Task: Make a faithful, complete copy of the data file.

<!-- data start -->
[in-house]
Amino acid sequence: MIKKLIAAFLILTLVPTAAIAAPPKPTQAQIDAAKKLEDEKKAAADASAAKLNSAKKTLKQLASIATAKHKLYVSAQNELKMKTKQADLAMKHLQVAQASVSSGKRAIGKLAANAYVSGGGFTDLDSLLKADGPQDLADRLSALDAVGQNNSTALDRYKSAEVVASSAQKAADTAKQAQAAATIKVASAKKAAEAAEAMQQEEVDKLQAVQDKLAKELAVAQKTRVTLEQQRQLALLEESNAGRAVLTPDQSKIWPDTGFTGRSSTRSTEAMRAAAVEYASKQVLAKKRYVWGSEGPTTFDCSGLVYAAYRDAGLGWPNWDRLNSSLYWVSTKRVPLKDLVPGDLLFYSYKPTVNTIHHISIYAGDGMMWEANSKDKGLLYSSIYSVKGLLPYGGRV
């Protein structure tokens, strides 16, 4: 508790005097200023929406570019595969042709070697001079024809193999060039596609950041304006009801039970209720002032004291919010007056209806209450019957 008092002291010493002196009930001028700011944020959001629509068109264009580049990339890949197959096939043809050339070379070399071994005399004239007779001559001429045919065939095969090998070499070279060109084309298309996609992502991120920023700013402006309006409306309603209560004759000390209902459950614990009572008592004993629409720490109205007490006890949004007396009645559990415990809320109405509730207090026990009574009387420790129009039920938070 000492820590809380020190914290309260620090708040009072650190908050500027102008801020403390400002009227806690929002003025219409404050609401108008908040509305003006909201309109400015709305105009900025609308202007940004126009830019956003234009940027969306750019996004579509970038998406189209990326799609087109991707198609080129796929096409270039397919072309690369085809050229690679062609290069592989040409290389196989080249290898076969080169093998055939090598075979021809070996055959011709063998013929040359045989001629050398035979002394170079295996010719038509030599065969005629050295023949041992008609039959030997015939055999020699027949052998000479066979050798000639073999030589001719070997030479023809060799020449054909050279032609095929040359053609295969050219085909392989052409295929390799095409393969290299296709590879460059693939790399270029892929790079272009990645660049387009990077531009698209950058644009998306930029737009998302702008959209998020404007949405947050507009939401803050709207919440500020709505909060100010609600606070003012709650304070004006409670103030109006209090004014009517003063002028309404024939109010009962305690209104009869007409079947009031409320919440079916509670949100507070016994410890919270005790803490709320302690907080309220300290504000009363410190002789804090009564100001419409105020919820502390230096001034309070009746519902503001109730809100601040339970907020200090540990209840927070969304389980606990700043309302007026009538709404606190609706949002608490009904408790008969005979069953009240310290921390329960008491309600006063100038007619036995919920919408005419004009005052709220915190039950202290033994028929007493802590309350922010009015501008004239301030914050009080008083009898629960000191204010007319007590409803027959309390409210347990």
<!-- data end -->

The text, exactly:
[in-house]
Amino acid sequence: MIKKLIAAFLILTLVPTAAIAAPPKPTQAQIDAAKKLEDEKKAAADASAAKLNSAKKTLKQLASIATAKHKLYVSAQNELKMKTKQADLAMKHLQVAQASVSSGKRAIGKLAANAYVSGGGFTDLDSLLKADGPQDLADRLSALDAVGQNNSTALDRYKSAEVVASSAQKAADTAKQAQAAATIKVASAKKAAEAAEAMQQEEVDKLQAVQDKLAKELAVAQKTRVTLEQQRQLALLEESNAGRAVLTPDQSKIWPDTGFTGRSSTRSTEAMRAAAVEYASKQVLAKKRYVWGSEGPTTFDCSGLVYAAYRDAGLGWPNWDRLNSSLYWVSTKRVPLKDLVPGDLLFYSYKPTVNTIHHISIYAGDGMMWEANSKDKGLLYSSIYSVKGLLPYGGRV
């Protein structure tokens, strides 16, 4: 508790005097200023929406570019595969042709070697001079024809193999060039596609950041304006009801039970209720002032004291919010007056209806209450019957 008092002291010493002196009930001028700011944020959001629509068109264009580049990339890949197959096939043809050339070379070399071994005399004239007779001559001429045919065939095969090998070499070279060109084309298309996609992502991120920023700013402006309006409306309603209560004759000390209902459950614990009572008592004993629409720490109205007490006890949004007396009645559990415990809320109405509730207090026990009574009387420790129009039920938070 000492820590809380020190914290309260620090708040009072650190908050500027102008801020403390400002009227806690929002003025219409404050609401108008908040509305003006909201309109400015709305105009900025609308202007940004126009830019956003234009940027969306750019996004579509970038998406189209990326799609087109991707198609080129796929096409270039397919072309690369085809050229690679062609290069592989040409290389196989080249290898076969080169093998055939090598075979021809070996055959011709063998013929040359045989001629050398035979002394170079295996010719038509030599065969005629050295023949041992008609039959030997015939055999020699027949052998000479066979050798000639073999030589001719070997030479023809060799020449054909050279032609095929040359053609295969050219085909392989052409295929390799095409393969290299296709590879460059693939790399270029892929790079272009990645660049387009990077531009698209950058644009998306930029737009998302702008959209998020404007949405947050507009939401803050709207919440500020709505909060100010609600606070003012709650304070004006409670103030109006209090004014009517003063002028309404024939109010009962305690209104009869007409079947009031409320919440079916509670949100507070016994410890919270005790803490709320302690907080309220300290504000009363410190002789804090009564100001419409105020919820502390230096001034309070009746519902503001109730809100601040339970907020200090540990209840927070969304389980606990700043309302007026009538709404606190609706949002608490009904408790008969005979069953009240310290921390329960008491309600006063100038007619036995919920919408005419004009005052709220915190039950202290033994028929007493802590309350922010009015501008004239301030914050009080008083009898629960000191204010007319007590409803027959309390409210347990």